‘It’s truly heartbreaking’: Sheffessions’ admins say one in four submissions are about mental health
They’re experiencing the student mental health crisis first-hand
With lockdown limiting human contact and leaving students trapped, mental health amongst those at uni has plummeted.
Instead of uni counselling services and NHS mental health resources, many students are turning to confession pages as an outlet. All around the UK, they’ve seen a rise in posts about mental health. Some admins have even seen suicidal posts double.
Sheffield’s biggest student confession page, Sheffessions, is no exception. Over the last couple of weeks, around one in four submissions have been mental health related. Before teaching moved online, around one in eight submissions were mental health related, stats from 2019 show.
“It is really concerning to read these submissions with no way of directly helping the person who submitted it. It’s worrying for us, thinking about these people who are struggling and may not feel able to open up to their friends and family,” a Sheffessions admin told The Tab.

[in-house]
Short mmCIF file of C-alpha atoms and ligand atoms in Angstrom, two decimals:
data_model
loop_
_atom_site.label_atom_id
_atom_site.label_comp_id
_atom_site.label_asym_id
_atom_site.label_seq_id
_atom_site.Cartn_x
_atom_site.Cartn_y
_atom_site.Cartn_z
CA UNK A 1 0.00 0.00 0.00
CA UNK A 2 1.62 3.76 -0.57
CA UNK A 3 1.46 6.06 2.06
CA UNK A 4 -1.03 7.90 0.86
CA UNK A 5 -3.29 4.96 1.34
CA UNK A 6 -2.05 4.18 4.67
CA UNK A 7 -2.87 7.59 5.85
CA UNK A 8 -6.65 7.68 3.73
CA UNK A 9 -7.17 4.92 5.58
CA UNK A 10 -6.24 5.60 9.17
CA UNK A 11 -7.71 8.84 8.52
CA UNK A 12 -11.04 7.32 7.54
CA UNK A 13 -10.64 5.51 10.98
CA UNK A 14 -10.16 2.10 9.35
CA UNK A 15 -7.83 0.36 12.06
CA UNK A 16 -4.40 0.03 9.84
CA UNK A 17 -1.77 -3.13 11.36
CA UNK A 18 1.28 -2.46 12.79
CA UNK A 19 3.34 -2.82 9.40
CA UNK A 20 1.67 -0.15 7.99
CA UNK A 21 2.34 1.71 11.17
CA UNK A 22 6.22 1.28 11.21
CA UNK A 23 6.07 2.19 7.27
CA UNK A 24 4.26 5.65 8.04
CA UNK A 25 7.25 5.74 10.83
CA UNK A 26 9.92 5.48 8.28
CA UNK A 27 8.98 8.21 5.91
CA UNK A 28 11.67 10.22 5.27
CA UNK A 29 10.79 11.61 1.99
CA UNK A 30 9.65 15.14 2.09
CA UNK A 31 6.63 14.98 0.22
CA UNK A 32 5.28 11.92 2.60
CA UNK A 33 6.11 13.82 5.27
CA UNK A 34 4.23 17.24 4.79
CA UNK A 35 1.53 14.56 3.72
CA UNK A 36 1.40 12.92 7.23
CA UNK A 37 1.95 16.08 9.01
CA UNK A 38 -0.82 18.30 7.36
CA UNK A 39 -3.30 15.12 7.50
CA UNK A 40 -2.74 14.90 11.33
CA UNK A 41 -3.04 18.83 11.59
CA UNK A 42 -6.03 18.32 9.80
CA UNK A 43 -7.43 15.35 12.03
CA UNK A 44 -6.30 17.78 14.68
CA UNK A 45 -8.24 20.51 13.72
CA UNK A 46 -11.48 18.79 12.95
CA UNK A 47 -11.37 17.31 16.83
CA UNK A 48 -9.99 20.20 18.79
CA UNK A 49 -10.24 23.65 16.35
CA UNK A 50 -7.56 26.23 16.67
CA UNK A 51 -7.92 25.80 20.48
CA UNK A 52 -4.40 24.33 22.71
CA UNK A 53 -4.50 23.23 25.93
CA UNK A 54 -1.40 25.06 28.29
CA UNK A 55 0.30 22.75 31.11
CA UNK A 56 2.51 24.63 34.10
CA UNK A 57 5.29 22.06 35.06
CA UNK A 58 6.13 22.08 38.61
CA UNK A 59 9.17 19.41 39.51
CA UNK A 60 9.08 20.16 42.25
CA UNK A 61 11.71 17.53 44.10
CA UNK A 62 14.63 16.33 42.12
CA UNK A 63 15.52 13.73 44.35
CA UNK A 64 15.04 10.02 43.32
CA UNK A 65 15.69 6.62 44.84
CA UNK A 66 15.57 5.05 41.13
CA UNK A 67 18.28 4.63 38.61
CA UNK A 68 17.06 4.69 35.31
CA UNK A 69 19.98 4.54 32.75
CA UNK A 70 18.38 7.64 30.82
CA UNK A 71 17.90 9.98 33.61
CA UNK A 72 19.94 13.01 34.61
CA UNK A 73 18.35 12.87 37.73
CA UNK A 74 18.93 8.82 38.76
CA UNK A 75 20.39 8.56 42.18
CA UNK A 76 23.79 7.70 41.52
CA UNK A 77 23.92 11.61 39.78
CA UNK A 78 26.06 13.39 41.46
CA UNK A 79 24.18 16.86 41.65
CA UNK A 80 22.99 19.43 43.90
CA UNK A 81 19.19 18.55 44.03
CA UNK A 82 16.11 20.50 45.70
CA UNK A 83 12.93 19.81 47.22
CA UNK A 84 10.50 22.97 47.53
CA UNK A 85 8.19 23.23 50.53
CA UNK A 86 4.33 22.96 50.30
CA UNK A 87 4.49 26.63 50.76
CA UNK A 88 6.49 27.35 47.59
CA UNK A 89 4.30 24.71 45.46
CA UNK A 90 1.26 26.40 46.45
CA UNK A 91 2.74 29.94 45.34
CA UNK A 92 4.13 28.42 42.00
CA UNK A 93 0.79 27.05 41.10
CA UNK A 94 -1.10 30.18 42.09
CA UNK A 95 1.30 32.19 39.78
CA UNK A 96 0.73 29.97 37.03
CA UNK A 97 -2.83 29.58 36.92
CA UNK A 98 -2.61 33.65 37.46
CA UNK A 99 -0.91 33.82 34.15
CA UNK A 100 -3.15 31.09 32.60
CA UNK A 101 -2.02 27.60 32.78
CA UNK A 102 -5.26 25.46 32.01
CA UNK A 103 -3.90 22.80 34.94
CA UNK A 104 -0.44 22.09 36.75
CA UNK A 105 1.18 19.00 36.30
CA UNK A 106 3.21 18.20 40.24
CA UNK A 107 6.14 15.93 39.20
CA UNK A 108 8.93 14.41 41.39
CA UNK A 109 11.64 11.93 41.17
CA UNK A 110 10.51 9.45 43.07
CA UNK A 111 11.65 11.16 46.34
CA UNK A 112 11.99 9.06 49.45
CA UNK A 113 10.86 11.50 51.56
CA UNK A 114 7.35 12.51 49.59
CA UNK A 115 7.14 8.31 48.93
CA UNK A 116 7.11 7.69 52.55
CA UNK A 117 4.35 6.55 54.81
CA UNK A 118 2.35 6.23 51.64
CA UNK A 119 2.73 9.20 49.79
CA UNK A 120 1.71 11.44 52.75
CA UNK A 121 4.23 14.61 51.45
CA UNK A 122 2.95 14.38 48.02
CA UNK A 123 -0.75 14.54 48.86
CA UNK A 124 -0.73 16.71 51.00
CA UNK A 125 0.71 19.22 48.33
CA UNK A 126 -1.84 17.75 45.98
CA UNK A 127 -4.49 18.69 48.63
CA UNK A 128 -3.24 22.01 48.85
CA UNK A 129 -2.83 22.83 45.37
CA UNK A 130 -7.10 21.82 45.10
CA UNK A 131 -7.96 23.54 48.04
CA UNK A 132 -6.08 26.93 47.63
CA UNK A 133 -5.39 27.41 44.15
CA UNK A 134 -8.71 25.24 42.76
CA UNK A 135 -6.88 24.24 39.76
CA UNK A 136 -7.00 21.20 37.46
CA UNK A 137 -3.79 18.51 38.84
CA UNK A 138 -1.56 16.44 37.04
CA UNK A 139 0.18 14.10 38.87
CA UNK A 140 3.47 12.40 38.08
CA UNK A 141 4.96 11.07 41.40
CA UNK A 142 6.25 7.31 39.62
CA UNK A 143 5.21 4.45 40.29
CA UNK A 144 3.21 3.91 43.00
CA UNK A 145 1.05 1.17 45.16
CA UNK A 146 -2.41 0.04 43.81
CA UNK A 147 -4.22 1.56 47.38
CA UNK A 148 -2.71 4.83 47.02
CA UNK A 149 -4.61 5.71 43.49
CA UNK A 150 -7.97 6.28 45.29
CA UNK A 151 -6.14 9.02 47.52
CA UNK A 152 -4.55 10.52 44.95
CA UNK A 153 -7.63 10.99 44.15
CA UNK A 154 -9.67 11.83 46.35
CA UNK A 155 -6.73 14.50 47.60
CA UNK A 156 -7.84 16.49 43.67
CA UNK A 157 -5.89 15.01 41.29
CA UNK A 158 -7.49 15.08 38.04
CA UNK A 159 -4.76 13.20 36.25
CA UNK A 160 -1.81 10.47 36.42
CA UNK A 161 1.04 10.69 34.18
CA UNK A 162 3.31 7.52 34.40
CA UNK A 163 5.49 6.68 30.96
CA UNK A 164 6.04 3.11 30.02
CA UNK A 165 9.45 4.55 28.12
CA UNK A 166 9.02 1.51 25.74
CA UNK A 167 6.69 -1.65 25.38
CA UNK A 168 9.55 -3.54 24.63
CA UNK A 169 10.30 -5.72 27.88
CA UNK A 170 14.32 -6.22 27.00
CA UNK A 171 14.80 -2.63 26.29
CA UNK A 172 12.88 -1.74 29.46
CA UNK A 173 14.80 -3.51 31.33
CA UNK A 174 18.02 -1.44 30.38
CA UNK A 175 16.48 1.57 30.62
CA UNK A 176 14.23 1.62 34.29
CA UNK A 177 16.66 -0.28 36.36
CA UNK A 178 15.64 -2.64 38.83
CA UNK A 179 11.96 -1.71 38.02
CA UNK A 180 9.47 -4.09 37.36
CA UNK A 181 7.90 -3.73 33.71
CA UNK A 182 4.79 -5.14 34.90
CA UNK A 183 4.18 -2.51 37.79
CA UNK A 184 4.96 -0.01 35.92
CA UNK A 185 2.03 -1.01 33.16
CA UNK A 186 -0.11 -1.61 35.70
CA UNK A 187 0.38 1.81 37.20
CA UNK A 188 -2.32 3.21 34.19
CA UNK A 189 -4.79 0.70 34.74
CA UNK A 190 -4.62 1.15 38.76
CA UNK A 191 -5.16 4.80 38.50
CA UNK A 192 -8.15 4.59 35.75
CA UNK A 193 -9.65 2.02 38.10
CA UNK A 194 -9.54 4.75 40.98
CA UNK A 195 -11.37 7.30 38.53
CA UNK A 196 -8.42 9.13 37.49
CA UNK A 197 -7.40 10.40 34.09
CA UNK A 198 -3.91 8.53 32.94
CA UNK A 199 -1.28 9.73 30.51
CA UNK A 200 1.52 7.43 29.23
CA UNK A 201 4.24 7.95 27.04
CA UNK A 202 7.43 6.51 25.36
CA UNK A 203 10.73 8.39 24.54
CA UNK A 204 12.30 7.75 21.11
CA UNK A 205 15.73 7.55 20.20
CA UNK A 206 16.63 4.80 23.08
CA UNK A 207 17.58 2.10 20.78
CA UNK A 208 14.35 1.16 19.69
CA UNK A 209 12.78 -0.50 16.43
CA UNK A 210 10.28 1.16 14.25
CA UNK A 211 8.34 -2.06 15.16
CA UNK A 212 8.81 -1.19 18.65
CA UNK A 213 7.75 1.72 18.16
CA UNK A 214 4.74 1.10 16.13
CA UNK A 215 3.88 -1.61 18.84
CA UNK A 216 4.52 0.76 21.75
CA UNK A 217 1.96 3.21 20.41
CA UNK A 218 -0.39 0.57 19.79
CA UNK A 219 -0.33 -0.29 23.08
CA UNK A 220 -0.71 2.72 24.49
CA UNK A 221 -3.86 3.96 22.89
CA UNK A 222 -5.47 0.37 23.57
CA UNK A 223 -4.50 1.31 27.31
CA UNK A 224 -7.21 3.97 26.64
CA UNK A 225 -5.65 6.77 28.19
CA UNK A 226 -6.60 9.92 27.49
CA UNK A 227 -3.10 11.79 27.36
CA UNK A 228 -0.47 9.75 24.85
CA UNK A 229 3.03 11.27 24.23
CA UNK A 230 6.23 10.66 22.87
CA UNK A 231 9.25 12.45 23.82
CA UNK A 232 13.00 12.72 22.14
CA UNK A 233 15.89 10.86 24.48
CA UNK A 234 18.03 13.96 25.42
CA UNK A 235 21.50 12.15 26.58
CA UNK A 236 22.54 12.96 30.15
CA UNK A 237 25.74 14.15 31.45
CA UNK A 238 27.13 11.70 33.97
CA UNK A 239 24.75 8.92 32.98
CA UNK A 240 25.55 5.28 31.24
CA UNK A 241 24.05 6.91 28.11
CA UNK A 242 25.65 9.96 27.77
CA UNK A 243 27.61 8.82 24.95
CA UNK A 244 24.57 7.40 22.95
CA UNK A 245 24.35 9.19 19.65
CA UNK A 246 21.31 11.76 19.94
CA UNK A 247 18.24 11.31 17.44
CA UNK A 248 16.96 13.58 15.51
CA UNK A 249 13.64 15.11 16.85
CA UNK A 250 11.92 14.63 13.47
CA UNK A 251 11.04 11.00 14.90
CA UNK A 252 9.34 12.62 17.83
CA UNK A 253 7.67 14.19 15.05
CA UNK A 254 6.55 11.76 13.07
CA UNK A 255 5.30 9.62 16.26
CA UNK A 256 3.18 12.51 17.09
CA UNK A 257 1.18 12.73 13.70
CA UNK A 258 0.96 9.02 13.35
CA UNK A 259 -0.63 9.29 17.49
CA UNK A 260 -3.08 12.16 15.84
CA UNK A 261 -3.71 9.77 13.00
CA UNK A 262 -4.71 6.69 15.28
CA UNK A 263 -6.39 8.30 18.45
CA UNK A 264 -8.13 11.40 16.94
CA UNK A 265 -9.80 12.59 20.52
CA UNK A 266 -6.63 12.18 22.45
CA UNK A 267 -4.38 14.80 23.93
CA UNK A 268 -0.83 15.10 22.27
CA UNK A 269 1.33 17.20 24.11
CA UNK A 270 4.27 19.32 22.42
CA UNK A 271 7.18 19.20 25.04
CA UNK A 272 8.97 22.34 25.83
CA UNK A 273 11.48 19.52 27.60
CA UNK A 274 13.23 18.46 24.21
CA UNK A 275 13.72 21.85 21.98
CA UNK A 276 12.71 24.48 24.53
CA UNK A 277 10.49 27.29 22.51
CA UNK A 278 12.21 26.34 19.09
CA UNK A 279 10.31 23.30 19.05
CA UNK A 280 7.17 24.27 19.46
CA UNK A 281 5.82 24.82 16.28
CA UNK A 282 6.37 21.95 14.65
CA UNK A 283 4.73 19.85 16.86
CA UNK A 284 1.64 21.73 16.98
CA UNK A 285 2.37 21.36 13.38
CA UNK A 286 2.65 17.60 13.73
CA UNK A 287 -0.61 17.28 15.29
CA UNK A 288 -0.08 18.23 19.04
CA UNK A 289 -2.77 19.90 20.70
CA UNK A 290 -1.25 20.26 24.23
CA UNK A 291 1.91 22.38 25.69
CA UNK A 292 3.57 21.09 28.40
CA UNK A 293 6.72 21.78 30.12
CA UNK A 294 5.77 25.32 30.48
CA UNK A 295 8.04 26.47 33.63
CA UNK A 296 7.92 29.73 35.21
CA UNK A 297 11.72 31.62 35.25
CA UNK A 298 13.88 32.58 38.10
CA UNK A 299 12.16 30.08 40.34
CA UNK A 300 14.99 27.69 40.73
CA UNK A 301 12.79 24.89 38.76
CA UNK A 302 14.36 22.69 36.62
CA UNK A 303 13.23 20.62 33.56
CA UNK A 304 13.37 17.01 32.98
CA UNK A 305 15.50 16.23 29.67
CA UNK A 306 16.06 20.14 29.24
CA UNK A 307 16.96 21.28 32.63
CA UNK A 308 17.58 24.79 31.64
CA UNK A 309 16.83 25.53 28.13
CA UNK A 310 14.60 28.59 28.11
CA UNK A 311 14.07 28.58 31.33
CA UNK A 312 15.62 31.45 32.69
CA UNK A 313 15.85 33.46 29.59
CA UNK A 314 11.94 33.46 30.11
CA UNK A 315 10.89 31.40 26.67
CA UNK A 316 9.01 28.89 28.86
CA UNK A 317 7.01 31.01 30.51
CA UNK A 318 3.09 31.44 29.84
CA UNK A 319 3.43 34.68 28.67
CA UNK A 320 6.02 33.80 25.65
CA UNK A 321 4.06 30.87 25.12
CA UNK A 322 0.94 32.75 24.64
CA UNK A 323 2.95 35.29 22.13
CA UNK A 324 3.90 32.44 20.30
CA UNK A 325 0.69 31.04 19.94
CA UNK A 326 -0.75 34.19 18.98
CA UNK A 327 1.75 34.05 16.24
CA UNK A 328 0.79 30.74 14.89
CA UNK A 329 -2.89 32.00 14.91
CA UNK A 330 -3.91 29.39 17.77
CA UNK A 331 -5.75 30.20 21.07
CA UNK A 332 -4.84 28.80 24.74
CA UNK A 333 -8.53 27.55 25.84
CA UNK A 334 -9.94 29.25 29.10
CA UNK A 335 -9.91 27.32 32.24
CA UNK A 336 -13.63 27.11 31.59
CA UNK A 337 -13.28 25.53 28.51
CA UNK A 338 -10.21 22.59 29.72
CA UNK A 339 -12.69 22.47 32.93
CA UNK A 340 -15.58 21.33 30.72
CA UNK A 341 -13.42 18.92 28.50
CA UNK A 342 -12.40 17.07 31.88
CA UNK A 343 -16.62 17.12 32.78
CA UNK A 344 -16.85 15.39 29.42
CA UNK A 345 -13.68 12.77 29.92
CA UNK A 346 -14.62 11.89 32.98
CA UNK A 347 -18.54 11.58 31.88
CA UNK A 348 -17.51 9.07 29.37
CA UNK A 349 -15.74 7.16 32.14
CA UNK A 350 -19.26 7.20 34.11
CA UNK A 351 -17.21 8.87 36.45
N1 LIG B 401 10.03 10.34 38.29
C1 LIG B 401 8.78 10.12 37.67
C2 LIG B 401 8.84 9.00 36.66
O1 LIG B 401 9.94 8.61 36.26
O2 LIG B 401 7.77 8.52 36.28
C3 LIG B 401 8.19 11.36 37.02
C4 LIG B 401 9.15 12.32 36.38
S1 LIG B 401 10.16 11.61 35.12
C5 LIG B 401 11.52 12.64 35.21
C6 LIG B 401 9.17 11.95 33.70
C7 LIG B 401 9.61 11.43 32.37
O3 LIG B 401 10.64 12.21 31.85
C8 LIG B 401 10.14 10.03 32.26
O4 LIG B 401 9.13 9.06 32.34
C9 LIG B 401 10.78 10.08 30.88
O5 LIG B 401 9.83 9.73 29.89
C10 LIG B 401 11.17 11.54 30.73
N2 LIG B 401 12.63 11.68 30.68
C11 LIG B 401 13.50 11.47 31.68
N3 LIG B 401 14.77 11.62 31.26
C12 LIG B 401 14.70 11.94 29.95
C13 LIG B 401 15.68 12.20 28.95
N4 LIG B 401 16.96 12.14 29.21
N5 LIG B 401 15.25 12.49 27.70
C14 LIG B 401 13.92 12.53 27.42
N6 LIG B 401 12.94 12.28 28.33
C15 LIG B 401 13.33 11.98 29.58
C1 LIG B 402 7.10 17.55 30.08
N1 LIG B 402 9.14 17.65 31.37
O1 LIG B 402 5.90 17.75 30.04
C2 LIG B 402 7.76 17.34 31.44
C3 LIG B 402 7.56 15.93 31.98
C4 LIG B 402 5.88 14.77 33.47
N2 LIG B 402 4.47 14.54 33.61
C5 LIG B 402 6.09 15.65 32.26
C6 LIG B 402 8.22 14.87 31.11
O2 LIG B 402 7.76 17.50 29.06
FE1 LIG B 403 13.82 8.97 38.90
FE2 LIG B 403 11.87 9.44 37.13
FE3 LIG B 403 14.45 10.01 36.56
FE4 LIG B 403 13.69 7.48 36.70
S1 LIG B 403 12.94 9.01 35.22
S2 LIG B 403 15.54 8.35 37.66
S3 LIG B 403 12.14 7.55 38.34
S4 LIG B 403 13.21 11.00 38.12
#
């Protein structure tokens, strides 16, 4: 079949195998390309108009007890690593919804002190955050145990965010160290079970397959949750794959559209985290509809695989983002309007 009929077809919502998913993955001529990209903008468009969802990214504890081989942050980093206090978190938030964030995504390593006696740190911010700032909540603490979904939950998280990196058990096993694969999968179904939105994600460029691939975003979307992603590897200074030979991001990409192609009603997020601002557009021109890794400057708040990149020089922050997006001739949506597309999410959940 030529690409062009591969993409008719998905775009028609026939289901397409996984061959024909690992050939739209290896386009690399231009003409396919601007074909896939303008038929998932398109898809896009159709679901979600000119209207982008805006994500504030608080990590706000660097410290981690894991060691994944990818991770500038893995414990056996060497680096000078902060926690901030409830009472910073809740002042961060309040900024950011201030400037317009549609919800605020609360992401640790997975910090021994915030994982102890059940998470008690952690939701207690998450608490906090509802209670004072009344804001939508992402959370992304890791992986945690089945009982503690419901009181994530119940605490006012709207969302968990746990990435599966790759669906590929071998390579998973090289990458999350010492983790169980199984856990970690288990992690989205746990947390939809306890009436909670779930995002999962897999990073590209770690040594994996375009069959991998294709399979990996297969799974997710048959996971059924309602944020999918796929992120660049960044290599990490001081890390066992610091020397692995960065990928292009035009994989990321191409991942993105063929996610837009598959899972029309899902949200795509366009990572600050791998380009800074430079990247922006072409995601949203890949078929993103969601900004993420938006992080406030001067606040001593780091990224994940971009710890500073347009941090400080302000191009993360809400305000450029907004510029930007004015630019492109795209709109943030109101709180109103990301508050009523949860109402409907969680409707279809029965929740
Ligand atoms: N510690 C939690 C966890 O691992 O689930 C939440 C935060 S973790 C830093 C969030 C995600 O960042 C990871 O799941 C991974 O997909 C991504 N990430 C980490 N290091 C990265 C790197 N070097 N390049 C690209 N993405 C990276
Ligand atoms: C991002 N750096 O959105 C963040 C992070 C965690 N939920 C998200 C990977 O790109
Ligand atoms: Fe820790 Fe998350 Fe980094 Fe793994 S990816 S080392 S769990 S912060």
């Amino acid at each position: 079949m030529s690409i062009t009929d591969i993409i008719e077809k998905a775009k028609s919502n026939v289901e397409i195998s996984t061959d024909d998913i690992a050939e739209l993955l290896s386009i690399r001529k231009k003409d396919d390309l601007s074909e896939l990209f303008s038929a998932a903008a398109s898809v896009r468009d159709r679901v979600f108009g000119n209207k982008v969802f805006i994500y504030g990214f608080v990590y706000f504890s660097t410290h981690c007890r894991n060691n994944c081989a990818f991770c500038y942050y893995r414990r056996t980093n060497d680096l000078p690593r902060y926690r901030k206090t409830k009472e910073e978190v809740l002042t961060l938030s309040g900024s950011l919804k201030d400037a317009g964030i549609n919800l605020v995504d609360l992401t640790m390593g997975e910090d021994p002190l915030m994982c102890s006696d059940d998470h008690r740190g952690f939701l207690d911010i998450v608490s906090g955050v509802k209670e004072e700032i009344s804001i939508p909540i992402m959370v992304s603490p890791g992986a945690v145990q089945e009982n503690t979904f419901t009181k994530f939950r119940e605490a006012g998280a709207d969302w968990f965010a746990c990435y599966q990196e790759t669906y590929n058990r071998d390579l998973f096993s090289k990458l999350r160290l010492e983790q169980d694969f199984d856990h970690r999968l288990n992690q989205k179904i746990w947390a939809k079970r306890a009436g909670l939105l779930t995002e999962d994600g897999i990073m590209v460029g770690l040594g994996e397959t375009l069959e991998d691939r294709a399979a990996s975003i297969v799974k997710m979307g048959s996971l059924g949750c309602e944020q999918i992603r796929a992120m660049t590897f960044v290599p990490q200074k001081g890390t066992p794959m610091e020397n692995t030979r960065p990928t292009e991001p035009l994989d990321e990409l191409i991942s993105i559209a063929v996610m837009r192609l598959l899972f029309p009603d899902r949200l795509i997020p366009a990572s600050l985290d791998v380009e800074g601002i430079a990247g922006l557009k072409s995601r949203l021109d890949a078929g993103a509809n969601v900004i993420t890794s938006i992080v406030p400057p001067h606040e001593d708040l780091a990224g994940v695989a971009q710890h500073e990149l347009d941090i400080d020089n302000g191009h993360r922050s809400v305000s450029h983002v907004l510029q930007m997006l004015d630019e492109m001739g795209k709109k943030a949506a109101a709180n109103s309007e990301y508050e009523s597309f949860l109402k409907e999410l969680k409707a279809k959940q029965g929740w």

The submissions are usually centred around similar things, including a lack of motivation, feeling lonely, difficulty navigating online learning, and lack of communication from the university. Admins said there are some that are “far more serious and truly heartbreaking” to read.
Three people are tasked with monitoring the page and its content – and it can take a toll. “Unfortunately, these posts come at a time when we are feeling the stress of the current situation too, so it can definitely have an effect on us,” they continued.
“At the same time, it’s really eye-opening and gives us an insight into how students at Sheffield are really feeling, so we are able to signpost our followers to support services should they feel they need to chat with someone who can provide personal help.”
With new restrictions announced, the team decided to put out a post with the various support services available to students. It currently has over 1,300 reacts and 52 shares.
Admins said: “Sometimes kind words can do so much more than people realise. Students need to be told that it’s okay to be feeling like this, that it’s normal, especially in times so uncertain. They need to be told their mental and physical health comes first, and they need to be told they’re not alone in this.”